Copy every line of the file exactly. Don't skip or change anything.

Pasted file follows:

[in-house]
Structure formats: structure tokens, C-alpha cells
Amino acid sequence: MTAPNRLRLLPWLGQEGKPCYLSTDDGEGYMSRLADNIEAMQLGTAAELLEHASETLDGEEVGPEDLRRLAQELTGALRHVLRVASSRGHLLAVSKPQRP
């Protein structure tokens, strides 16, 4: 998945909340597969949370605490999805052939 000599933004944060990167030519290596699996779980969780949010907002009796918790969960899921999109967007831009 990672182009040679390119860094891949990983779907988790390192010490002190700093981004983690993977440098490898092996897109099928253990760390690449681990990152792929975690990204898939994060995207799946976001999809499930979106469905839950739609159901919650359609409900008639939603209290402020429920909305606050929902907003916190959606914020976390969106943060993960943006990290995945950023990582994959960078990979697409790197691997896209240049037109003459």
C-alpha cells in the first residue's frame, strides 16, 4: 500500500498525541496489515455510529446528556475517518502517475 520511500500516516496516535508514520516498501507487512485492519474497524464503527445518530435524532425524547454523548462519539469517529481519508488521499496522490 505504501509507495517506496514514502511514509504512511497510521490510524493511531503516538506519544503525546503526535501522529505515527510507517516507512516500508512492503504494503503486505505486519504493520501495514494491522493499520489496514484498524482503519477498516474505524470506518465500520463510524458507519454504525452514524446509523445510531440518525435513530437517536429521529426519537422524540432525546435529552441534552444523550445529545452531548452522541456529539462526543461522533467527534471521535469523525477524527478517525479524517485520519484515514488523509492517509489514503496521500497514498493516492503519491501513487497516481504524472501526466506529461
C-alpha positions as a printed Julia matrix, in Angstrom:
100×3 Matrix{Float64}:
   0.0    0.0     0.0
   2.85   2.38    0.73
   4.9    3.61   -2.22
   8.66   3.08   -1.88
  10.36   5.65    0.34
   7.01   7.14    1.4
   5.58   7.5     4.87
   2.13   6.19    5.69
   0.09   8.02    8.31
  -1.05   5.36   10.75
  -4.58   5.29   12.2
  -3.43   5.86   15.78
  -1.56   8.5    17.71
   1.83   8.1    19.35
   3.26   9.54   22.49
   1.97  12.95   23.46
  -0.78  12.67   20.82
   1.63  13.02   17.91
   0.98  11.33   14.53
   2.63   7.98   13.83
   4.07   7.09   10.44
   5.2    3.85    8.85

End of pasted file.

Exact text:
[in-house]
Structure formats: structure tokens, C-alpha cells
Amino acid sequence: MTAPNRLRLLPWLGQEGKPCYLSTDDGEGYMSRLADNIEAMQLGTAAELLEHASETLDGEEVGPEDLRRLAQELTGALRHVLRVASSRGHLLAVSKPQRP
């Protein structure tokens, strides 16, 4: 998945909340597969949370605490999805052939 000599933004944060990167030519290596699996779980969780949010907002009796918790969960899921999109967007831009 990672182009040679390119860094891949990983779907988790390192010490002190700093981004983690993977440098490898092996897109099928253990760390690449681990990152792929975690990204898939994060995207799946976001999809499930979106469905839950739609159901919650359609409900008639939603209290402020429920909305606050929902907003916190959606914020976390969106943060993960943006990290995945950023990582994959960078990979697409790197691997896209240049037109003459």
C-alpha cells in the first residue's frame, strides 16, 4: 500500500498525541496489515455510529446528556475517518502517475 520511500500516516496516535508514520516498501507487512485492519474497524464503527445518530435524532425524547454523548462519539469517529481519508488521499496522490 505504501509507495517506496514514502511514509504512511497510521490510524493511531503516538506519544503525546503526535501522529505515527510507517516507512516500508512492503504494503503486505505486519504493520501495514494491522493499520489496514484498524482503519477498516474505524470506518465500520463510524458507519454504525452514524446509523445510531440518525435513530437517536429521529426519537422524540432525546435529552441534552444523550445529545452531548452522541456529539462526543461522533467527534471521535469523525477524527478517525479524517485520519484515514488523509492517509489514503496521500497514498493516492503519491501513487497516481504524472501526466506529461
C-alpha positions as a printed Julia matrix, in Angstrom:
100×3 Matrix{Float64}:
   0.0    0.0     0.0
   2.85   2.38    0.73
   4.9    3.61   -2.22
   8.66   3.08   -1.88
  10.36   5.65    0.34
   7.01   7.14    1.4
   5.58   7.5     4.87
   2.13   6.19    5.69
   0.09   8.02    8.31
  -1.05   5.36   10.75
  -4.58   5.29   12.2
  -3.43   5.86   15.78
  -1.56   8.5    17.71
   1.83   8.1    19.35
   3.26   9.54   22.49
   1.97  12.95   23.46
  -0.78  12.67   20.82
   1.63  13.02   17.91
   0.98  11.33   14.53
   2.63   7.98   13.83
   4.07   7.09   10.44
   5.2    3.85    8.85